Measurement of RV volume parameters is more challenging because of the structure of the RV and lack of fixed structures to use as reference points. Thus, multiple geometric assumptions must be made to estimate RV volume; subsequently, correlation with RV volume measured by angiography is poor. Furthermore, determination of RV dilatation based on linear measurements is not standardized and should be interpreted with caution.
Because of the relationship of between the RV and LV during the cardiac cycle (ventricular interdependence), inferences from the assessment of the movement of the interventricular septum can be drawn. In PH, the movement of the interventricular septum reflects right ventricular function, pressure, and volume state. If there is an increase in right ventricular pressure and/or volume, the interventricular septum will shift into the LV, leading to decreased LV compliance. This in turn impairs chamber filling and reduces pulmonary venous return, ultimately influencing LV output. This relationship between the RV and LV can be assessed by the eccentricity index.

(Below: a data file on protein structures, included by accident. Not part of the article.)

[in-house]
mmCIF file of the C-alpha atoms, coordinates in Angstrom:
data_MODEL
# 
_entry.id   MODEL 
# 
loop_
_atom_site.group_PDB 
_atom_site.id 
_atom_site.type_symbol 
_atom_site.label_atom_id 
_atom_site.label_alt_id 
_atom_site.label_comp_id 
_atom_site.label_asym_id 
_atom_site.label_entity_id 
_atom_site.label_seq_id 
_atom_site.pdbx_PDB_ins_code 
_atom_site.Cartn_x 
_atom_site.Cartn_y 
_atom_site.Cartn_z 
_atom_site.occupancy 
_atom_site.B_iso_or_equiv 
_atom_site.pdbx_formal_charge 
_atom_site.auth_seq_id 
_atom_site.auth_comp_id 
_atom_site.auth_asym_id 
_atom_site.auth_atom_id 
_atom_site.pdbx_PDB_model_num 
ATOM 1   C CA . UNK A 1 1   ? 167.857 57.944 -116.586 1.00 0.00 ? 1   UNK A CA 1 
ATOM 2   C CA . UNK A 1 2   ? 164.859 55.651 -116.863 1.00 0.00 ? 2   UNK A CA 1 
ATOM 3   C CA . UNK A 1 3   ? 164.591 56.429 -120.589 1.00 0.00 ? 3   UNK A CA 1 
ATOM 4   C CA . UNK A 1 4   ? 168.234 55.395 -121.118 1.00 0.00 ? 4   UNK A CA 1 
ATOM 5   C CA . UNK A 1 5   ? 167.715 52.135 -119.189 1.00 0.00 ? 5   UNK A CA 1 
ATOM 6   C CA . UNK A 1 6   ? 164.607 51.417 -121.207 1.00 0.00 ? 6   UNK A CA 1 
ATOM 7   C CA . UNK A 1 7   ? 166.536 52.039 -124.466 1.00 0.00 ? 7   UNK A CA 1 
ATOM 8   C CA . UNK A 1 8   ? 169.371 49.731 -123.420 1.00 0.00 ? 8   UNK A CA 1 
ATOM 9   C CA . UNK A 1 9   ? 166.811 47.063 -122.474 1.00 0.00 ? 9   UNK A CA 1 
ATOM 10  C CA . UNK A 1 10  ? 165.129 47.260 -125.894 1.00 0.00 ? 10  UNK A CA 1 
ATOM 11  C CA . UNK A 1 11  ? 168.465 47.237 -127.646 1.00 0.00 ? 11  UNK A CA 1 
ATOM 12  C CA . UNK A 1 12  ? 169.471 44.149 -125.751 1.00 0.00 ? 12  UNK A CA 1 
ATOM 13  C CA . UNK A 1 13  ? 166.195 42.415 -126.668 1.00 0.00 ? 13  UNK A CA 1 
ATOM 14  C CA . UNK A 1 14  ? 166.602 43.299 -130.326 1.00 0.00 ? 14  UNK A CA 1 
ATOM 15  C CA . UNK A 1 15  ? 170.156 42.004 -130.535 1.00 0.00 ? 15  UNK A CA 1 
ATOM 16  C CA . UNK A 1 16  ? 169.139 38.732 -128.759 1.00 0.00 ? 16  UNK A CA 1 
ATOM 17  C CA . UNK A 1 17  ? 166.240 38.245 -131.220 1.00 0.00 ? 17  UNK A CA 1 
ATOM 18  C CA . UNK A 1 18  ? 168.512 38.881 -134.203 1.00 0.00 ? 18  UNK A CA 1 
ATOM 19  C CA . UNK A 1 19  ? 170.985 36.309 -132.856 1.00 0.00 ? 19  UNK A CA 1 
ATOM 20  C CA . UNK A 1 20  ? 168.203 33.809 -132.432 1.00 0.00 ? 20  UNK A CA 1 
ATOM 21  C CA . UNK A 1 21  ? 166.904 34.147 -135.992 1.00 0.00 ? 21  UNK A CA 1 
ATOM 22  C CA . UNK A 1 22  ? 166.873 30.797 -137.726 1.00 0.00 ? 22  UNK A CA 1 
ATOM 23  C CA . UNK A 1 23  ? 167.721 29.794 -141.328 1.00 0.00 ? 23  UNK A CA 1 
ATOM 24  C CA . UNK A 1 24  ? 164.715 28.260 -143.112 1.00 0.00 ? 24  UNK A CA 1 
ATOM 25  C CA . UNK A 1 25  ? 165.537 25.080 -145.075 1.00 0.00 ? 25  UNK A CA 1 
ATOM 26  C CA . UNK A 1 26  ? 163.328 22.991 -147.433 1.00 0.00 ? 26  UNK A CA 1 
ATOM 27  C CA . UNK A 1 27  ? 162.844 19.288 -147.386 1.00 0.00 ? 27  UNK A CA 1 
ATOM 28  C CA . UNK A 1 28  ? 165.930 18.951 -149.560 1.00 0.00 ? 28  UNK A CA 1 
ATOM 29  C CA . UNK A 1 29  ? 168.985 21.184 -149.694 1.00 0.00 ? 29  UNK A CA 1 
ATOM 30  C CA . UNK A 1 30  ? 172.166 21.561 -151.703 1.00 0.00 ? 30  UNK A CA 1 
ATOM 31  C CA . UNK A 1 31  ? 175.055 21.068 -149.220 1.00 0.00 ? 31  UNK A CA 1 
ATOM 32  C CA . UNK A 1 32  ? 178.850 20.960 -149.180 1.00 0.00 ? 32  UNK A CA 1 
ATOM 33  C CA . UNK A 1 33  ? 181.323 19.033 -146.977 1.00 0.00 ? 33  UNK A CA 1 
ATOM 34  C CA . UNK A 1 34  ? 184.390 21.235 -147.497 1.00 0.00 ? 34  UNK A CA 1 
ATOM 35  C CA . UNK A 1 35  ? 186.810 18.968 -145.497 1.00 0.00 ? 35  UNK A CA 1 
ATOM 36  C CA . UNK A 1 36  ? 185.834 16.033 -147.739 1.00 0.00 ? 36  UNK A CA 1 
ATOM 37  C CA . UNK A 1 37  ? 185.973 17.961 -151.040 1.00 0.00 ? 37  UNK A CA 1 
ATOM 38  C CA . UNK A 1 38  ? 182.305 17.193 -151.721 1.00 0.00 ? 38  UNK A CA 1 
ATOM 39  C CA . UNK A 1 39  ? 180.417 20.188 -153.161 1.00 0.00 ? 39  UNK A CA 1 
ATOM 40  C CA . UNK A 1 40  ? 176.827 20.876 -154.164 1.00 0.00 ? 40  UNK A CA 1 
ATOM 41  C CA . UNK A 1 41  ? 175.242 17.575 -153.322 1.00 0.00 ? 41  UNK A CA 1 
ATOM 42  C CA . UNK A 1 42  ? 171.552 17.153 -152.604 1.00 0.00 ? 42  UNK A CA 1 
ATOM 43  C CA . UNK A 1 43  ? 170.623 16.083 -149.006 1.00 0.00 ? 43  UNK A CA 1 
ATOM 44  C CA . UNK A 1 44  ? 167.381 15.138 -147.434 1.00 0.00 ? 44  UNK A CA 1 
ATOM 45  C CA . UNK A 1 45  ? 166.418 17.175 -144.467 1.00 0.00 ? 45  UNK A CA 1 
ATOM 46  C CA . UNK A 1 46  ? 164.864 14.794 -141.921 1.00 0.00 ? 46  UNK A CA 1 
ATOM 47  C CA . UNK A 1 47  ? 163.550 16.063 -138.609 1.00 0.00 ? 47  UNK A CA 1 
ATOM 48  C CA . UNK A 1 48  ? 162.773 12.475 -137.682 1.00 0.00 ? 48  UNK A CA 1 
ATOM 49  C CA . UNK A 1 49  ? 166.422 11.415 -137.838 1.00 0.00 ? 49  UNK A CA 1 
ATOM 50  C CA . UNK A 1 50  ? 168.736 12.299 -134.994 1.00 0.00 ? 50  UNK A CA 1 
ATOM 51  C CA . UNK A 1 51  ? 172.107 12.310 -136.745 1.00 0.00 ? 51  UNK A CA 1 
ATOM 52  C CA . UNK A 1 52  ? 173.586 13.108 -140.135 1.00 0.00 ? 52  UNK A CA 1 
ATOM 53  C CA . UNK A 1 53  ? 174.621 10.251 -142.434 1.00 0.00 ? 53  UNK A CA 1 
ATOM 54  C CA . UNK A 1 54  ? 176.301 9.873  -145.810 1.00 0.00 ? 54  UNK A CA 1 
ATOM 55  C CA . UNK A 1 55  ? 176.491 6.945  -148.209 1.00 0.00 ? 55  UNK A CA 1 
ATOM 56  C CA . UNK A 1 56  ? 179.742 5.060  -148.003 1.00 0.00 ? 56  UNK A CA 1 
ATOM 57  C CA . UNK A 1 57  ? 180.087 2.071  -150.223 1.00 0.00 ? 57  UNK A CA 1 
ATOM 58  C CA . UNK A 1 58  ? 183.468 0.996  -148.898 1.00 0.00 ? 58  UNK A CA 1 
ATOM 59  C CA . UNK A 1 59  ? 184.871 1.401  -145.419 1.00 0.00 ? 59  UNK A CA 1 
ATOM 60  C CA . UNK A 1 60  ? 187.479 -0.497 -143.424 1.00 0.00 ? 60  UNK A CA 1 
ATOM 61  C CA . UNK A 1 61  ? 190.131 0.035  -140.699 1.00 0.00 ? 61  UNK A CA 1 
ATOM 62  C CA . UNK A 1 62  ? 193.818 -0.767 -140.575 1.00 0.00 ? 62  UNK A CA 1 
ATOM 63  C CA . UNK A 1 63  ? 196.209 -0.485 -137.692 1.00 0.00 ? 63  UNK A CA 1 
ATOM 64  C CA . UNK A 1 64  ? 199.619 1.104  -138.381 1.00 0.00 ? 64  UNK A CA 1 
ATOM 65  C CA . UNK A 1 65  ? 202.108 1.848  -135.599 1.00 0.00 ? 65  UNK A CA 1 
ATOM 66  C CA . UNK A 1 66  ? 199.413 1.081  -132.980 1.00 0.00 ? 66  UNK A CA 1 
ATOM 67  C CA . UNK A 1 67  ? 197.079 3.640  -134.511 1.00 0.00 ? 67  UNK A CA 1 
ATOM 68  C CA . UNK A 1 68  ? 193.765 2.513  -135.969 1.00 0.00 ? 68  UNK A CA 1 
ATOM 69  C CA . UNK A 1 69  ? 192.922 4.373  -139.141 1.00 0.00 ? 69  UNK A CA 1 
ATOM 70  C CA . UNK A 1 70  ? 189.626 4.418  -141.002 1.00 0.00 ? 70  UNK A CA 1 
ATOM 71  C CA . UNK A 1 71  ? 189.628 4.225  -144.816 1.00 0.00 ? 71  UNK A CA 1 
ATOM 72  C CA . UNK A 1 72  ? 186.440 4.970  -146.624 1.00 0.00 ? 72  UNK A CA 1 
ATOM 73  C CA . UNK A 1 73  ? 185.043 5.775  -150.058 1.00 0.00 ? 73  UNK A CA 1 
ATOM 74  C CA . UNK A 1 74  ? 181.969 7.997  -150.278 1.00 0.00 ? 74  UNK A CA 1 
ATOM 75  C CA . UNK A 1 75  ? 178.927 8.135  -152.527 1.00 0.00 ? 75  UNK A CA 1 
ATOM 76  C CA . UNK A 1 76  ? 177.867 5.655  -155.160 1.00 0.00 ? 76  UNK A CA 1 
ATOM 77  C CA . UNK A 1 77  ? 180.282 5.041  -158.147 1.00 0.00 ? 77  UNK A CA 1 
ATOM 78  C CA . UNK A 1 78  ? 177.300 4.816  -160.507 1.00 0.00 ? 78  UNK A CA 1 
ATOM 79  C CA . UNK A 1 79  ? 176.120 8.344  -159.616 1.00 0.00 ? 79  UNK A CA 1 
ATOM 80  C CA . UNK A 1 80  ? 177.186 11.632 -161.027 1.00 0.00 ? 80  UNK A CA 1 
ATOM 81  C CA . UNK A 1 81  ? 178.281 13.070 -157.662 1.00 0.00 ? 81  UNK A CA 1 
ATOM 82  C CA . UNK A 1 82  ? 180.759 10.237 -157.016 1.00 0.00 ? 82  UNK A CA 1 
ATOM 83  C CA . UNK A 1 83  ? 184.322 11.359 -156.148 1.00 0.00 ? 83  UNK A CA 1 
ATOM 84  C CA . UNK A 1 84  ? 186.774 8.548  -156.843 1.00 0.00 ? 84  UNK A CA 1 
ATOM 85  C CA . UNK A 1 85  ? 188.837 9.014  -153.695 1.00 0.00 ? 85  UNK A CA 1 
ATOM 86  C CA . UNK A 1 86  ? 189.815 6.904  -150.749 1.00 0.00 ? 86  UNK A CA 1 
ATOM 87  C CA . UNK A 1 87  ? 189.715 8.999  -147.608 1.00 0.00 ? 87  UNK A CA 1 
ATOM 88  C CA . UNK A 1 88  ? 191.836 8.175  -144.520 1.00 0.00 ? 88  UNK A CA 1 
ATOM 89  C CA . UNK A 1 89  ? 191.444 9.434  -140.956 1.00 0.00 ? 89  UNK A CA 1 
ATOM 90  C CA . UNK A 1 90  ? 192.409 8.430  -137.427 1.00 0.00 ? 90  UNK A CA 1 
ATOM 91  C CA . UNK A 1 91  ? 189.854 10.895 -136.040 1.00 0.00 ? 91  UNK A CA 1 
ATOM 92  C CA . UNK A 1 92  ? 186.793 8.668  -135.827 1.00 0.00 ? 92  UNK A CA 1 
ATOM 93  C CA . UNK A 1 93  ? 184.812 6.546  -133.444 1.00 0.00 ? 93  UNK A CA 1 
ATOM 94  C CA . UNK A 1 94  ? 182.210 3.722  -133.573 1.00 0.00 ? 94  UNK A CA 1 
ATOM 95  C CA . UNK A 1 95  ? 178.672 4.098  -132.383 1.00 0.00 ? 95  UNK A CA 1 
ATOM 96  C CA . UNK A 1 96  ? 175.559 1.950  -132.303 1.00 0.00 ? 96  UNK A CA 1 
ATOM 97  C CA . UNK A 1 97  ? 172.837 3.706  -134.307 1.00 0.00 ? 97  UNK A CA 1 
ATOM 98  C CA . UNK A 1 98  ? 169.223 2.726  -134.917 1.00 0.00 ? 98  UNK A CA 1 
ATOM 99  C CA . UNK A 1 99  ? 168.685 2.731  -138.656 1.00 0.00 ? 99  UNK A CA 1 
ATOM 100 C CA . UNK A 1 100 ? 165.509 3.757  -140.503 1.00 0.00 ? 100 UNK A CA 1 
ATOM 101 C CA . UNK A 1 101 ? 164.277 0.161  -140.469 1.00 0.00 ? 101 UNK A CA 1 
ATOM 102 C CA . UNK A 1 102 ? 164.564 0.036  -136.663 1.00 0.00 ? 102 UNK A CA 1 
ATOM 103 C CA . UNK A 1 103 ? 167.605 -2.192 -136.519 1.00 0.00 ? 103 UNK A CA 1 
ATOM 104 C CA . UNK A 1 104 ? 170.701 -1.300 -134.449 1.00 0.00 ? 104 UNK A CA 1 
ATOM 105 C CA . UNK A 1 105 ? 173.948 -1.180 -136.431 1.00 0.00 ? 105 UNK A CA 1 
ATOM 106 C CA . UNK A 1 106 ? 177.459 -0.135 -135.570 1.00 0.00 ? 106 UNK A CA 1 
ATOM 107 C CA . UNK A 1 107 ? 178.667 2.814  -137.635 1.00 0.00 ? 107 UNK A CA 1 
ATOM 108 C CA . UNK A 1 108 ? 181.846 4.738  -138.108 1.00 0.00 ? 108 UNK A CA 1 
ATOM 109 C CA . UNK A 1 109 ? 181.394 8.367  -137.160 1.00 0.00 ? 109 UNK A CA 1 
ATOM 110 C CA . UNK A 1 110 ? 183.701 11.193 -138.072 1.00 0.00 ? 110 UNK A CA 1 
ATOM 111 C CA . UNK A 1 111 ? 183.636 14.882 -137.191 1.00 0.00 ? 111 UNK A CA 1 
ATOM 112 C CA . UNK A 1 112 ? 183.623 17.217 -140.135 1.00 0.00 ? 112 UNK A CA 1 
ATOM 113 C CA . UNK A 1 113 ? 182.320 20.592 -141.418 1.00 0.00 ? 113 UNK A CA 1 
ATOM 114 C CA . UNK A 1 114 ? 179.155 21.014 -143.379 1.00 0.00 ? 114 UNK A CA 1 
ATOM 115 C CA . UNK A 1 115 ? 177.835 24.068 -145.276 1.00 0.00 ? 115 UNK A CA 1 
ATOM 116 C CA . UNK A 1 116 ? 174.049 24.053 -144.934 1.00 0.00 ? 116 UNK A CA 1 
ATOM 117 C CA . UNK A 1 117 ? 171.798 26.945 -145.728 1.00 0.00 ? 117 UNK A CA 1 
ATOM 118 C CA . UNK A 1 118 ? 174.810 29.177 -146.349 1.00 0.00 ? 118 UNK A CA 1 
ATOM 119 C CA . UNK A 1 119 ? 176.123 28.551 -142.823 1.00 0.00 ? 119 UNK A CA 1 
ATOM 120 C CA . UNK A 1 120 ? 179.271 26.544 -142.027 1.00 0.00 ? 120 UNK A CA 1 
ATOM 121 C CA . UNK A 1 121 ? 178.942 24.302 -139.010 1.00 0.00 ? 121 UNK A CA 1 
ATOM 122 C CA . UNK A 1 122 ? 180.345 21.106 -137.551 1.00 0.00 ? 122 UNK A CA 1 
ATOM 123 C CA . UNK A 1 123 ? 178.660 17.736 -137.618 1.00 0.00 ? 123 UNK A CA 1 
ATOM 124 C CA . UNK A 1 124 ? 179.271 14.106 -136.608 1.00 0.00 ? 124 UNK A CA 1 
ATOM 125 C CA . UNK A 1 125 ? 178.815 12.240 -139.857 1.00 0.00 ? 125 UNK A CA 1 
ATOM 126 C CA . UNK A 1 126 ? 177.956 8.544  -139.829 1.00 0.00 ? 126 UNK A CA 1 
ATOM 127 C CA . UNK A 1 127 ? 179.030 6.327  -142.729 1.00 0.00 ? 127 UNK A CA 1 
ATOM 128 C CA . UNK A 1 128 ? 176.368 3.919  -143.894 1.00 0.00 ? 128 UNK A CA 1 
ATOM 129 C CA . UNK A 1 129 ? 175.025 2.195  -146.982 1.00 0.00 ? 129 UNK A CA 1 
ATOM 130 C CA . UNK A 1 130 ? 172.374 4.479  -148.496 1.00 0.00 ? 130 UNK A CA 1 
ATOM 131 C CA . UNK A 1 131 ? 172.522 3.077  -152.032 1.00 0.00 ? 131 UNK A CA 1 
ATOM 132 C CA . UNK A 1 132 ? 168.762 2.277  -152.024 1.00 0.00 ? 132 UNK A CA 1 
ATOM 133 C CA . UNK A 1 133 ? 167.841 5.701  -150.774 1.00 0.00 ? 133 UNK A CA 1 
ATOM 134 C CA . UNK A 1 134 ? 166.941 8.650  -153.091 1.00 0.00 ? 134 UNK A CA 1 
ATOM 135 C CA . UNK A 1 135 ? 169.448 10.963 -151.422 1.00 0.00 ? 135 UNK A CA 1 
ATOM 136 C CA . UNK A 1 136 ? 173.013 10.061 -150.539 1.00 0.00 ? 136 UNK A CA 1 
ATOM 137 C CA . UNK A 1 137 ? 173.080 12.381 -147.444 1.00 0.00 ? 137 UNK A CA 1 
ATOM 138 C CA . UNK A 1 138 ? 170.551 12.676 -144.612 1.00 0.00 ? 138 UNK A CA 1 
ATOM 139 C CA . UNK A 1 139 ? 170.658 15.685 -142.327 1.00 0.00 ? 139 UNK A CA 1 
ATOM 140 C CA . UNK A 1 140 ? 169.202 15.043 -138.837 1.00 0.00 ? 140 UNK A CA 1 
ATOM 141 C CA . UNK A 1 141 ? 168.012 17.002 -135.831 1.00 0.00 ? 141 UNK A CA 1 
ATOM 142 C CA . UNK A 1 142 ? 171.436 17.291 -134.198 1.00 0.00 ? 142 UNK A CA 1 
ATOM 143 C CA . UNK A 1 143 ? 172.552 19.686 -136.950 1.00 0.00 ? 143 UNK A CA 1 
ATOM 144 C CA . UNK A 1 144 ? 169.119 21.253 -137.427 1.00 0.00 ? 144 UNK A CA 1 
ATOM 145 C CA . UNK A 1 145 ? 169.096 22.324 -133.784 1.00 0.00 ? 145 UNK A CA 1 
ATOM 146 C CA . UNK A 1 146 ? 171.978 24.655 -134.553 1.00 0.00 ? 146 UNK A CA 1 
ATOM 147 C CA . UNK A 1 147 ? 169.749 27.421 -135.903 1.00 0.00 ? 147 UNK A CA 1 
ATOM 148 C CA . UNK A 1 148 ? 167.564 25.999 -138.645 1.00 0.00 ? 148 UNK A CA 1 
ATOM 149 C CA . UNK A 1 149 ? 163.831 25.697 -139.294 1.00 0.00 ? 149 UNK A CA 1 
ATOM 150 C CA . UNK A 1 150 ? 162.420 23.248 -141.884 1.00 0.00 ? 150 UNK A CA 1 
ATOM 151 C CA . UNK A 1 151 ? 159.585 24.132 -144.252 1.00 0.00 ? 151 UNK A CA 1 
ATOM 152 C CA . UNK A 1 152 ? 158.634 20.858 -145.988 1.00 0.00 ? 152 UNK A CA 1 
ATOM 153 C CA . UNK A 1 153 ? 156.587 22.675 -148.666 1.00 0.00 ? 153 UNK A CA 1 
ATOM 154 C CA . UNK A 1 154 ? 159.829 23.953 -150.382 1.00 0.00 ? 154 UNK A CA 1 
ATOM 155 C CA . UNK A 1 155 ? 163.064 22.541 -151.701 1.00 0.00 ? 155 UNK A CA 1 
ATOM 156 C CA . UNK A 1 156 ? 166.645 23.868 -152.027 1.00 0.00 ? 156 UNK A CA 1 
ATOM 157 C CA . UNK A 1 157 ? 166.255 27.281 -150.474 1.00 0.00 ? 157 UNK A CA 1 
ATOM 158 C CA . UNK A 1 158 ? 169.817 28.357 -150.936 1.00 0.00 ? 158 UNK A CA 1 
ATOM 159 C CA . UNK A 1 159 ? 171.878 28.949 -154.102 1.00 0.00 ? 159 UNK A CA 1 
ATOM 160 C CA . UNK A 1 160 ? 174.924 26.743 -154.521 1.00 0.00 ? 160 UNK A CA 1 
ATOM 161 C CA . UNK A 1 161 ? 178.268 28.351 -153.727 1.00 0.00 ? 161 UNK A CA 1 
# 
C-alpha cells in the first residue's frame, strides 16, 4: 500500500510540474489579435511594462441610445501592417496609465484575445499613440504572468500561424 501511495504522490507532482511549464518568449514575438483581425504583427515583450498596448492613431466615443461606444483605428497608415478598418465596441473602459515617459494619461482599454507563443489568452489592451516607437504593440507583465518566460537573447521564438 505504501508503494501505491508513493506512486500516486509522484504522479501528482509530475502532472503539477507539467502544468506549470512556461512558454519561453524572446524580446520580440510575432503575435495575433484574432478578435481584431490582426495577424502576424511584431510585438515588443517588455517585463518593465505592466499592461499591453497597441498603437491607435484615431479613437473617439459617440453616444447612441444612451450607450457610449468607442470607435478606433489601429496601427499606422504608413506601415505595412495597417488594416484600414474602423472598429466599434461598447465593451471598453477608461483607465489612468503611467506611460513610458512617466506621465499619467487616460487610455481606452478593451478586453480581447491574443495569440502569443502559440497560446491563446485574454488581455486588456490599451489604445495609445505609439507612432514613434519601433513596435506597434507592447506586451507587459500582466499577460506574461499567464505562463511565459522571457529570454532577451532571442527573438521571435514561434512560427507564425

This measure, obtained by evaluating the LV geometry in the parasternal short axis view between the papillary muscle and the tips of the mitral leaflets, compares the diameter of the LV measured perpendicular to the septum to the diameter of the LV measured parallel to the septum, at both end-systole and end-diastole. This ratio is significantly increased in PH, and varies based on whether pressure or volume overload is present. In isolated RV volume overload, end-diastolic eccentricity index is significantly increased (>1). In pressure overload, the eccentricity index is greater than 1 in both end-systole and end-diastole. This measure may also be responsive to PAH-specific therapy, such as calcium channel blockers (in vasoreactive patients), epoprostenol, and bosentan, and it may predict survival in PAH48, 49, 50